Women and children are disproportionally affected by collapse of social services in Zimbabwe.
Everything and nothing has happened in Zimbabwe over the past month. Prime Minister Tsvangirai briefly boycotted the unity government. His goal: force the hand of the Southern African Development Community (SADC) to step up in its role as guarantors of the Global Political Agreement (GPA) that forms the basis of the unity government. It worked; SADC held emergency meetings and appointed President Zuma of South Africa as the new negotiator, but the people in Zimbabwe who need to be talking are only grudgingly doing so.
Tsvangirai’s boycott led to an emergency meeting in Mozambique with Tsvangirai, Mugabe, the SADC Troika (Organ on Defense and Security comprised of Mozambique, Swaziland, Zambia), SADC Chair Joseph Kabila, Zuma and former South Africa President Mbeki; where it was decided that Tsvangirai’s MDC-T party and President Mugabe’s ZANU-PF party had 15 days to iron out their differences or South Africa would step back in, with all issues to be resolved within 30 days. (Who was not at the party was Zimbabwe’s civil society, excluded thus far from every step of the process in negotiating a conclusion to the political stalemate and violence.)
The major sticking points are the appointment of the Attorney General, the appointment of the Reserve Bank governor, the appointment of ambassadors and regional governors and the harassment of MDC supporters by police. ZANU-PF also insists on the lifting of targeted sanctions imposed by the European Union, United States and other nations against key members of the ZANU-PF party. An excellent assessment of the situation can be found here.
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First off, apologies for the title. I couldn’t stop myself. That being said, South African President Jacob Zuma traveled to Zimbabwe last week for either one of two reasons, depending on who you were asking. According to South Africa and the current majority political party MDC, Zuma was there in his role as Chair of the Southern African Development Community (SADC), guarantors of Zimbabwe’s unity government, to encourage resolution on outstanding issues of contention between MDC and the former ruling party ZANU-PF regarding the political agreement structuring the unity government. However, according to President Robert Mugabe of ZANU-PF, Zuma was only in town to open an agricultural show.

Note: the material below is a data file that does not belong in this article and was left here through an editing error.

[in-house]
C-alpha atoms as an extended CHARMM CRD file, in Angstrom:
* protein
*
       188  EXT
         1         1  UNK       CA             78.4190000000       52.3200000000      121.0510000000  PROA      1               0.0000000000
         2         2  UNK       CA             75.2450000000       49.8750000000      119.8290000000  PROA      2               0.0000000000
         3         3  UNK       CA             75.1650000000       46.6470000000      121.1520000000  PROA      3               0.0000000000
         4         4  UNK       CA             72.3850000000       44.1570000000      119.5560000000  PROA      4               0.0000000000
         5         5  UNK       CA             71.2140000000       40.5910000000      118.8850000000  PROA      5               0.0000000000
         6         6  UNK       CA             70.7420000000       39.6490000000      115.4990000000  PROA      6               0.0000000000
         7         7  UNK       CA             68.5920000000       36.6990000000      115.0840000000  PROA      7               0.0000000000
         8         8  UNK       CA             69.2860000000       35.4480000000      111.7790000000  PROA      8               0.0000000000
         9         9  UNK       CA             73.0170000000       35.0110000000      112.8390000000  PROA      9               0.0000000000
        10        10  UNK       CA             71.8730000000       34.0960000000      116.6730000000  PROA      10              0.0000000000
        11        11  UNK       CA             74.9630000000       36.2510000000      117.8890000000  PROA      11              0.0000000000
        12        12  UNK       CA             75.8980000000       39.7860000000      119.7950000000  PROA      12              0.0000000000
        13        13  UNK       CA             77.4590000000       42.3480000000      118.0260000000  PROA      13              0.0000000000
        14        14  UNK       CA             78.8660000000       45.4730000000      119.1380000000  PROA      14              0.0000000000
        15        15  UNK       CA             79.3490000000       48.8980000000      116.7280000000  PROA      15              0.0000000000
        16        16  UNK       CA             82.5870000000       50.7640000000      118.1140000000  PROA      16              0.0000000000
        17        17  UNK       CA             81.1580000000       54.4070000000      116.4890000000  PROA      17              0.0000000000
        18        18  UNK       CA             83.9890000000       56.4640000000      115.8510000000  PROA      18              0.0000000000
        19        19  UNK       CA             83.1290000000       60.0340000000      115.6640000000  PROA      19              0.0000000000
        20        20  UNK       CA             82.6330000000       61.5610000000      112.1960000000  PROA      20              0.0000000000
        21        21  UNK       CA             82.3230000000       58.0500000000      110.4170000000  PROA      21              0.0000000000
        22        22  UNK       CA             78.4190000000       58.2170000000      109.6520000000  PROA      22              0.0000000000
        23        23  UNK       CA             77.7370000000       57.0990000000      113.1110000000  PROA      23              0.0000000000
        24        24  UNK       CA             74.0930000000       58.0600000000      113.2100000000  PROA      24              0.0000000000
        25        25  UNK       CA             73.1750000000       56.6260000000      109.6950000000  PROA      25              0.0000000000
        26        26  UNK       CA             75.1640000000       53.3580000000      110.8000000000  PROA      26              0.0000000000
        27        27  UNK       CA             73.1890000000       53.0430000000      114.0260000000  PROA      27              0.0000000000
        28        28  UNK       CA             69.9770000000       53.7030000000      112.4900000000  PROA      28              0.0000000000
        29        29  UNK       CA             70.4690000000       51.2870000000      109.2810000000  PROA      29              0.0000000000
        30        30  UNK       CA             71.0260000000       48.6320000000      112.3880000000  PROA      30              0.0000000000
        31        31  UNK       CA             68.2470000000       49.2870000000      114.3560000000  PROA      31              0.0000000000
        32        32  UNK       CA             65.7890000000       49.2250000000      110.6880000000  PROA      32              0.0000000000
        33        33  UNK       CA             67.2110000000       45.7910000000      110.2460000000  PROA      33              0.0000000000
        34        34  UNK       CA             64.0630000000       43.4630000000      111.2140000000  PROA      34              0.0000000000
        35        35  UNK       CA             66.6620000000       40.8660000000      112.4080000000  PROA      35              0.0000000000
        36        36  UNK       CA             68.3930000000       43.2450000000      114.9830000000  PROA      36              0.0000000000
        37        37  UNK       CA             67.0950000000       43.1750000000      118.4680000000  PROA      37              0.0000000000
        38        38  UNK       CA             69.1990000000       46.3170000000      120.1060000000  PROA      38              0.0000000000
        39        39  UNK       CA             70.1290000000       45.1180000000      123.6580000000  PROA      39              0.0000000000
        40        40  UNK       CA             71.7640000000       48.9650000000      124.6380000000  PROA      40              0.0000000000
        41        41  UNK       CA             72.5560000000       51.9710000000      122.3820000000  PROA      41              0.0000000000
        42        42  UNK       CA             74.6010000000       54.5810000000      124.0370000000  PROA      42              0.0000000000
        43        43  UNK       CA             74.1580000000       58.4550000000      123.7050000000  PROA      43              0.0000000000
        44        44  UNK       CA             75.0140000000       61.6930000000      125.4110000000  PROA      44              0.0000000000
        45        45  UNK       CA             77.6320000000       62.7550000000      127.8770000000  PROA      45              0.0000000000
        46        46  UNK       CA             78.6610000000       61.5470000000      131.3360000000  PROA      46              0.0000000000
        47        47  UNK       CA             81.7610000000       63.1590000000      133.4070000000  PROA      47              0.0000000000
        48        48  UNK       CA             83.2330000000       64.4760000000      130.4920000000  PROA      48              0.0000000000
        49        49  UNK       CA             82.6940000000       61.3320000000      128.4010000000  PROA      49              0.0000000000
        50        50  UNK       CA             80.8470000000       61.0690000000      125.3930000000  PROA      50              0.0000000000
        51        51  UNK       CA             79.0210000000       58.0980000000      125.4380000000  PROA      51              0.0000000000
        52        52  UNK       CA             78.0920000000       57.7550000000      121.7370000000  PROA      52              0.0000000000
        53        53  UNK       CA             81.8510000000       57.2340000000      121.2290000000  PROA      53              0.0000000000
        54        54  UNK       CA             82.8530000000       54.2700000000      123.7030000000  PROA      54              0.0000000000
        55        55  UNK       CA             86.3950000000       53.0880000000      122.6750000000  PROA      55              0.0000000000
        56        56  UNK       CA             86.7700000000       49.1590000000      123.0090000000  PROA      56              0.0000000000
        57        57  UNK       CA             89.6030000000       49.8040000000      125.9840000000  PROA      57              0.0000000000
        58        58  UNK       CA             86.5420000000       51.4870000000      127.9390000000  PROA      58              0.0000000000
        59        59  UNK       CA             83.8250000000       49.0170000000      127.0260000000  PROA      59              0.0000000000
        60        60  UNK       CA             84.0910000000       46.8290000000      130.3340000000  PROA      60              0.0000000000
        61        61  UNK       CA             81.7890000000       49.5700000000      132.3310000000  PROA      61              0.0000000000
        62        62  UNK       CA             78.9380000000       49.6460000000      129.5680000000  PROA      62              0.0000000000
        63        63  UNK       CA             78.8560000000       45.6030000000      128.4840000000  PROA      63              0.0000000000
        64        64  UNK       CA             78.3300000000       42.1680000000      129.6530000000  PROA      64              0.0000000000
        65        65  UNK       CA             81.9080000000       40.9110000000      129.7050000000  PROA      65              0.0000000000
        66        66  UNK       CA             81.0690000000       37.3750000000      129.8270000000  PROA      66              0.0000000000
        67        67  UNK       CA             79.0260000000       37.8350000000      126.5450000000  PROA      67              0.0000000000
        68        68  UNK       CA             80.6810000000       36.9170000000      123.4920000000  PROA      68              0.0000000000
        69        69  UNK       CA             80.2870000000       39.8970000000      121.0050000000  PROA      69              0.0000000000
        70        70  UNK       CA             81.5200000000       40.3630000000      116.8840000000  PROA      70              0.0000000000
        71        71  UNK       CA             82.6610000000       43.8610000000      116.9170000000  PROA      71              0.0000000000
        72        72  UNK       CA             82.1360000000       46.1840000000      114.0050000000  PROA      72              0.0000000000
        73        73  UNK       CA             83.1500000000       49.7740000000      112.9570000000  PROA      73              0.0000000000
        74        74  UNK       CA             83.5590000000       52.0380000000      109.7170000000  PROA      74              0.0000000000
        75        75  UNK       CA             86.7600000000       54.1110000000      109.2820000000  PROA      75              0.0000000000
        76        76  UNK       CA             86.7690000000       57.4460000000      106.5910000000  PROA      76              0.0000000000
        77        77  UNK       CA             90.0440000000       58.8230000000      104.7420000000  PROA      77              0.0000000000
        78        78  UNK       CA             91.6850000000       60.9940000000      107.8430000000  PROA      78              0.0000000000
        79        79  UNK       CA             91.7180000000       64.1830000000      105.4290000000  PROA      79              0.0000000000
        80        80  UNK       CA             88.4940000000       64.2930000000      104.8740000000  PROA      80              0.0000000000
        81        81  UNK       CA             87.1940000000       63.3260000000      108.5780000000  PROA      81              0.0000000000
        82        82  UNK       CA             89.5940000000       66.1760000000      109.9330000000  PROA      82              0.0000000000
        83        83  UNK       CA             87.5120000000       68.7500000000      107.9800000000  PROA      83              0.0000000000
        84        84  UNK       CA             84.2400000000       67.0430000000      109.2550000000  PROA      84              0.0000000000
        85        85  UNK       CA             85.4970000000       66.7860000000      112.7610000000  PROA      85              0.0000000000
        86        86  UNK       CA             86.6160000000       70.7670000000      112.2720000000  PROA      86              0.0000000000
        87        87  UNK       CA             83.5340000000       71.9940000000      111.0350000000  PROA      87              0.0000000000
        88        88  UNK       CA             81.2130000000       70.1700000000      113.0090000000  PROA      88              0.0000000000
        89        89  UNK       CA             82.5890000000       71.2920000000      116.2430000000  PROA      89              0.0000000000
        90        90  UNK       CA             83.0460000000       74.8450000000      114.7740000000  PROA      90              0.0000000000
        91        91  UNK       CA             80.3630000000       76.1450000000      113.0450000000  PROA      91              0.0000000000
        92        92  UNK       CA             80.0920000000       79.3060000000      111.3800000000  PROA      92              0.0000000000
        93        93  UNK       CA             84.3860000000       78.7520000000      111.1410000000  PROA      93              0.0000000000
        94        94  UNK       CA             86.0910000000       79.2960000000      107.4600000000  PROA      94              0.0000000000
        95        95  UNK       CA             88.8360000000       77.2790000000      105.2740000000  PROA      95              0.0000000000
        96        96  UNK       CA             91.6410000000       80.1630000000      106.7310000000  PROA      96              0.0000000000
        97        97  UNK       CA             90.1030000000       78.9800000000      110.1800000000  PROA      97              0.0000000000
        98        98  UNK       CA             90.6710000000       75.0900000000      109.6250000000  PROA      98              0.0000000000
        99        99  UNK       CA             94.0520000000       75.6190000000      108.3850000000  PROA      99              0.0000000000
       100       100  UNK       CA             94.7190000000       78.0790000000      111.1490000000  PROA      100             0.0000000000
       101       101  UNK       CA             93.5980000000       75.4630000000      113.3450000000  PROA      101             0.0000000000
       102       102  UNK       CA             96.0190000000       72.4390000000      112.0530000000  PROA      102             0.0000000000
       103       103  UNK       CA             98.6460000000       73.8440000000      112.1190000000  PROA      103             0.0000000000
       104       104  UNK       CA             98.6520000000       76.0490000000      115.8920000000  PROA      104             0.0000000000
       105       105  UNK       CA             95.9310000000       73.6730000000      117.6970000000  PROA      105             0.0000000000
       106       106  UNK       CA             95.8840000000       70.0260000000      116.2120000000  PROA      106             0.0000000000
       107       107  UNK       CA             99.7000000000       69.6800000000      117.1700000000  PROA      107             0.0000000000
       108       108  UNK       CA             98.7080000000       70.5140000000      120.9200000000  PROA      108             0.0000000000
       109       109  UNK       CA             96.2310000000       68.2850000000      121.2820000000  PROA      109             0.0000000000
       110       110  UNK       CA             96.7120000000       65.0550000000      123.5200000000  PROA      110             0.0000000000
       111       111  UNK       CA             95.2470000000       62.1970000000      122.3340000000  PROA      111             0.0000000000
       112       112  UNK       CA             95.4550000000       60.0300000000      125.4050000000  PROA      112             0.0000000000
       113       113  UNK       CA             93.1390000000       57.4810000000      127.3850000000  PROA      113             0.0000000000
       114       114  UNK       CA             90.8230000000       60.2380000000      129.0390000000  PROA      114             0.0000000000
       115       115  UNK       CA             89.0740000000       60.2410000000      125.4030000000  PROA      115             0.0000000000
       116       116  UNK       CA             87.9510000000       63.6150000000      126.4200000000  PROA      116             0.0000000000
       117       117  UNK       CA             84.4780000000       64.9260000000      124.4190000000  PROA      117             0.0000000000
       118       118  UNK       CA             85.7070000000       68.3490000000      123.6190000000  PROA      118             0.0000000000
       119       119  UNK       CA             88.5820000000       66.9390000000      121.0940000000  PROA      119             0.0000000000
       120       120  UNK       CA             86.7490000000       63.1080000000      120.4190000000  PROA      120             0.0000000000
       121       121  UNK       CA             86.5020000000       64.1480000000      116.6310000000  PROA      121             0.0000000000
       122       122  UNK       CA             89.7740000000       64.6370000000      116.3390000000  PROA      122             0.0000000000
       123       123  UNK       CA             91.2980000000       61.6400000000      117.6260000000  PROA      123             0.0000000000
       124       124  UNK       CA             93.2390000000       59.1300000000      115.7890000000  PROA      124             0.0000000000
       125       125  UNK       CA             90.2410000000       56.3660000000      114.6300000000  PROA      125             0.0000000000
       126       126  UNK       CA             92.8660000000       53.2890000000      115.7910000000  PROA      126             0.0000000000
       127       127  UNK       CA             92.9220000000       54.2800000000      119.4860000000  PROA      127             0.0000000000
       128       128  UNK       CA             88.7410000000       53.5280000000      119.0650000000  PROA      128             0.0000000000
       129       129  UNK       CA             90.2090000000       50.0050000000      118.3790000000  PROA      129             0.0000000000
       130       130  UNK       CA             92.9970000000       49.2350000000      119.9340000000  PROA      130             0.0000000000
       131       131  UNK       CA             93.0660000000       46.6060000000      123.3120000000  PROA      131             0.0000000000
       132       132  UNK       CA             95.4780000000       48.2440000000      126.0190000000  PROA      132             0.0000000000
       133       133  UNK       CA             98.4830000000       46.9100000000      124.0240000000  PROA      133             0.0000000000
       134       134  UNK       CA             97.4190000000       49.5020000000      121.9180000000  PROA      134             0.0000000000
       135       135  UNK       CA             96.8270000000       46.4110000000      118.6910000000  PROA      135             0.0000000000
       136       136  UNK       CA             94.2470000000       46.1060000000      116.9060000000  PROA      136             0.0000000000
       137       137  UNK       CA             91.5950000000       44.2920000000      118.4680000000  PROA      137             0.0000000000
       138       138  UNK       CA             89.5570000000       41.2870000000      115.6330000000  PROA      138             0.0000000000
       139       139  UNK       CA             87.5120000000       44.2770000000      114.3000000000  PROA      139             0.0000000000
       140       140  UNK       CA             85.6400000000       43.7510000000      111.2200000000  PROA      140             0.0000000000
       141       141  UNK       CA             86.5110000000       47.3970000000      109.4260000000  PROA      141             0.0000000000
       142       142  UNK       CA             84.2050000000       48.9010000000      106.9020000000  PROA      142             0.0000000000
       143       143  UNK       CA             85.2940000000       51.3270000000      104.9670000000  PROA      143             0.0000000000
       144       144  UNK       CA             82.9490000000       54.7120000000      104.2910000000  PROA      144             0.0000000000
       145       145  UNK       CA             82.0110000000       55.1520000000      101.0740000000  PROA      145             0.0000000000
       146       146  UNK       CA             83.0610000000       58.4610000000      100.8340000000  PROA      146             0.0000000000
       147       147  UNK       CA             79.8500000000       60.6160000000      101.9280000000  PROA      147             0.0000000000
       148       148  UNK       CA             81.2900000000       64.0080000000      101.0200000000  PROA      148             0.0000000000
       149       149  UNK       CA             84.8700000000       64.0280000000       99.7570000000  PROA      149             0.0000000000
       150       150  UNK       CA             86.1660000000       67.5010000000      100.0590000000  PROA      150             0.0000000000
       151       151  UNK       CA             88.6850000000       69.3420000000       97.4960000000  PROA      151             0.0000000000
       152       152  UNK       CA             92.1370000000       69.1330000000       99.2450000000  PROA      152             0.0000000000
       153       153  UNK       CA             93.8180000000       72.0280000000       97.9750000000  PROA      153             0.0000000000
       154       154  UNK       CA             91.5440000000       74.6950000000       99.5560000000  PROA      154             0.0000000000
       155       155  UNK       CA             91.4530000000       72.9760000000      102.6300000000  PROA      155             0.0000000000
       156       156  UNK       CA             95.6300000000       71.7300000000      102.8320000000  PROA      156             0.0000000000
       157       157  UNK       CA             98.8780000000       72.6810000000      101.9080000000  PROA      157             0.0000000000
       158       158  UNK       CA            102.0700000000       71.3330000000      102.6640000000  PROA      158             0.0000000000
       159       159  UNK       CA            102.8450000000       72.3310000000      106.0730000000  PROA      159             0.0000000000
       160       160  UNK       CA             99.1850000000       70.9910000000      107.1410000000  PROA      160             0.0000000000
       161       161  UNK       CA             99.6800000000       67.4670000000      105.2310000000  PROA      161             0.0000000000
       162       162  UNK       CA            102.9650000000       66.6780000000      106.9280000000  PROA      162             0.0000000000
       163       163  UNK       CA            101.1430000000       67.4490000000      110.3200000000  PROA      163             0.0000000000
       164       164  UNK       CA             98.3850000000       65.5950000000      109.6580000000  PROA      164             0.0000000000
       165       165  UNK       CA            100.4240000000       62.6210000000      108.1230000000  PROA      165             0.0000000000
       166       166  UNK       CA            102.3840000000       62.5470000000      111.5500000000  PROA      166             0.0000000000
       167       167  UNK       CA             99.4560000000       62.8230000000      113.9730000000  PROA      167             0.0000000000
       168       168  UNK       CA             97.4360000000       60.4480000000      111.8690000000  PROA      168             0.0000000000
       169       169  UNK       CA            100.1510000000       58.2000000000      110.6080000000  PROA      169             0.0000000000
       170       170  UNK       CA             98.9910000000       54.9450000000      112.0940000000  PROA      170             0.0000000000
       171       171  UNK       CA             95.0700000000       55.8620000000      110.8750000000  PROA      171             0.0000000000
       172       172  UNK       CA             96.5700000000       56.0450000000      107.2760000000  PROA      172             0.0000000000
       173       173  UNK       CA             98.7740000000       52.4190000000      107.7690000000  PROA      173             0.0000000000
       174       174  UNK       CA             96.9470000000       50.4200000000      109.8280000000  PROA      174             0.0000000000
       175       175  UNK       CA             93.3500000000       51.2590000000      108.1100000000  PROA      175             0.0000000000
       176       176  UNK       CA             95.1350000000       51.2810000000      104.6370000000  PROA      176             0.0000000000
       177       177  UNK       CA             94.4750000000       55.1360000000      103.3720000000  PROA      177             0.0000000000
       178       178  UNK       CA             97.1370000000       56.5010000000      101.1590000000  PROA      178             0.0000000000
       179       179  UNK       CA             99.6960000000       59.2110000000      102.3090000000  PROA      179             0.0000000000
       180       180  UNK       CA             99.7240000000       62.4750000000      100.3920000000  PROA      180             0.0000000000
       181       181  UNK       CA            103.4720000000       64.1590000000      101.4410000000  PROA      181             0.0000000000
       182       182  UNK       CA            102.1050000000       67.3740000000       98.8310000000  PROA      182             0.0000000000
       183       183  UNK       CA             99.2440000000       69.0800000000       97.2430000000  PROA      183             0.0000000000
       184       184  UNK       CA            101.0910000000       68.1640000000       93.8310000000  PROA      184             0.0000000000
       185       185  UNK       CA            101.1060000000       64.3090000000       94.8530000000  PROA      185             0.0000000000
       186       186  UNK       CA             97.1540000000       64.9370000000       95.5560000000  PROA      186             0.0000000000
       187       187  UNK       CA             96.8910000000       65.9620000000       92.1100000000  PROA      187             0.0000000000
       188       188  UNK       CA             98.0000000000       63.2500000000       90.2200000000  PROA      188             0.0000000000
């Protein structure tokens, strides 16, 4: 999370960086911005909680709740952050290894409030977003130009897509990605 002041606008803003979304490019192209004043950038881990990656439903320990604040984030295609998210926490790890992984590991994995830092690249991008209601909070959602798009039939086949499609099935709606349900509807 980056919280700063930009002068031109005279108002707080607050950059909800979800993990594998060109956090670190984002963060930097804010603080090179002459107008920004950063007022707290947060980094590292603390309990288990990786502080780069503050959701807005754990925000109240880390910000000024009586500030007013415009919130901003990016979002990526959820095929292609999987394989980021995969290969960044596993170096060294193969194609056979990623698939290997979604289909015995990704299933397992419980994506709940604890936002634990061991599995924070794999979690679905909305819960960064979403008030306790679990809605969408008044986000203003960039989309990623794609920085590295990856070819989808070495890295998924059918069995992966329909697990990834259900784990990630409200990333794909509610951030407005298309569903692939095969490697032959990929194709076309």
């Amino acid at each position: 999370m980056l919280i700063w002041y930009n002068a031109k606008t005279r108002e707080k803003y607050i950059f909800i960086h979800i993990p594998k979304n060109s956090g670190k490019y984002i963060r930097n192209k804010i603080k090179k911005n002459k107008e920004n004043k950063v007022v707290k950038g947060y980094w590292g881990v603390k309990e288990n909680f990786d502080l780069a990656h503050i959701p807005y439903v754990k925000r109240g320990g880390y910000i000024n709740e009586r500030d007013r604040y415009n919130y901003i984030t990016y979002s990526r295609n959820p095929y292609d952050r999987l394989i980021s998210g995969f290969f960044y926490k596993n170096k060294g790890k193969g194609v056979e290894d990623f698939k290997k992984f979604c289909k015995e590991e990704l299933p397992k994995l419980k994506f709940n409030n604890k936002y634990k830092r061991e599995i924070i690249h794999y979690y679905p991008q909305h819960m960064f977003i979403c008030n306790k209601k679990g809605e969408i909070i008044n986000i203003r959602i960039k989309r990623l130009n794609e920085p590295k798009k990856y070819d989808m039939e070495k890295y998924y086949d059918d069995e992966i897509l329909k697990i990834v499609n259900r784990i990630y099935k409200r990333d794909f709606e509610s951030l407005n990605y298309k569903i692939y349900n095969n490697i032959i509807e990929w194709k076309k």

Zuma met privately with the three signatories to Zimbabwe’s Global Political Agreement (GPA)-President Mugabe, Prime Minister Tsvangirai and Deputy Prime Minister Mutambara-and offered absolutely nothing productive to break the on going stalemate, which is pretty much as expected. Despite prior assurances that he would speak strongly against any “deviant behavior,” he failed to hold any of the signatories accountable for the continuing human rights violations in Zimbabwe or demand an immediate resolution to the political difficulties hampering the State. In the meantime, Mutambara of MDC-M is facing increasing difficulties as he is challenged within his own party and heckled by the official State paper.